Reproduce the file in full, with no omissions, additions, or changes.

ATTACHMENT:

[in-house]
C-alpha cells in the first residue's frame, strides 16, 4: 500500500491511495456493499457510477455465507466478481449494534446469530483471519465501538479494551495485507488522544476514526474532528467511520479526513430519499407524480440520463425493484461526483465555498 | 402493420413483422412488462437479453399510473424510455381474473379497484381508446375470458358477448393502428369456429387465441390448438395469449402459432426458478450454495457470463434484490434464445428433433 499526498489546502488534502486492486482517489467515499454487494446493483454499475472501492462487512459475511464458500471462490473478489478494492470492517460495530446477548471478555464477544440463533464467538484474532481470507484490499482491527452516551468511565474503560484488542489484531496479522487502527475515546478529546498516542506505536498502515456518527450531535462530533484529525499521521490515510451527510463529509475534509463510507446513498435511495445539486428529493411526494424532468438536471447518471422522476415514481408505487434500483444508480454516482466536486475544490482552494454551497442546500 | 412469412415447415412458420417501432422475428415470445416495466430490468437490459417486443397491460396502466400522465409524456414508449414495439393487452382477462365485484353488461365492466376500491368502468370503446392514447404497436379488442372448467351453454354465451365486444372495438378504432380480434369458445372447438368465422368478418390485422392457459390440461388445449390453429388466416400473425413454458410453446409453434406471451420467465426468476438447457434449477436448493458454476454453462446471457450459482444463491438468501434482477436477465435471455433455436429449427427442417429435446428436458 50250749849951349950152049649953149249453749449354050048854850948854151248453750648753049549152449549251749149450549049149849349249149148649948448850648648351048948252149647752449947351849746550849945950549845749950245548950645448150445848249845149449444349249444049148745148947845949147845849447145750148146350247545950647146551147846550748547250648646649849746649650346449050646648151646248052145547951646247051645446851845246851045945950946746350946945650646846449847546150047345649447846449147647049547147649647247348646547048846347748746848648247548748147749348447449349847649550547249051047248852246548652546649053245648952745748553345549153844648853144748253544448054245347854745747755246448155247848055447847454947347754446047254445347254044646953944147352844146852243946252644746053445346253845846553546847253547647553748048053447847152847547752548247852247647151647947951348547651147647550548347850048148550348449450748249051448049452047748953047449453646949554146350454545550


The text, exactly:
[in-house]
C-alpha cells in the first residue's frame, strides 16, 4: 500500500491511495456493499457510477455465507466478481449494534446469530483471519465501538479494551495485507488522544476514526474532528467511520479526513430519499407524480440520463425493484461526483465555498 | 402493420413483422412488462437479453399510473424510455381474473379497484381508446375470458358477448393502428369456429387465441390448438395469449402459432426458478450454495457470463434484490434464445428433433 499526498489546502488534502486492486482517489467515499454487494446493483454499475472501492462487512459475511464458500471462490473478489478494492470492517460495530446477548471478555464477544440463533464467538484474532481470507484490499482491527452516551468511565474503560484488542489484531496479522487502527475515546478529546498516542506505536498502515456518527450531535462530533484529525499521521490515510451527510463529509475534509463510507446513498435511495445539486428529493411526494424532468438536471447518471422522476415514481408505487434500483444508480454516482466536486475544490482552494454551497442546500 | 412469412415447415412458420417501432422475428415470445416495466430490468437490459417486443397491460396502466400522465409524456414508449414495439393487452382477462365485484353488461365492466376500491368502468370503446392514447404497436379488442372448467351453454354465451365486444372495438378504432380480434369458445372447438368465422368478418390485422392457459390440461388445449390453429388466416400473425413454458410453446409453434406471451420467465426468476438447457434449477436448493458454476454453462446471457450459482444463491438468501434482477436477465435471455433455436429449427427442417429435446428436458 50250749849951349950152049649953149249453749449354050048854850948854151248453750648753049549152449549251749149450549049149849349249149148649948448850648648351048948252149647752449947351849746550849945950549845749950245548950645448150445848249845149449444349249444049148745148947845949147845849447145750148146350247545950647146551147846550748547250648646649849746649650346449050646648151646248052145547951646247051645446851845246851045945950946746350946945650646846449847546150047345649447846449147647049547147649647247348646547048846347748746848648247548748147749348447449349847649550547249051047248852246548652546649053245648952745748553345549153844648853144748253544448054245347854745747755246448155247848055447847454947347754446047254445347254044646953944147352844146852243946252644746053445346253845846553546847253547647553748048053447847152847547752548247852247647151647947951348547651147647550548347850048148550348449450748249051448049452047748953047449453646949554146350454545550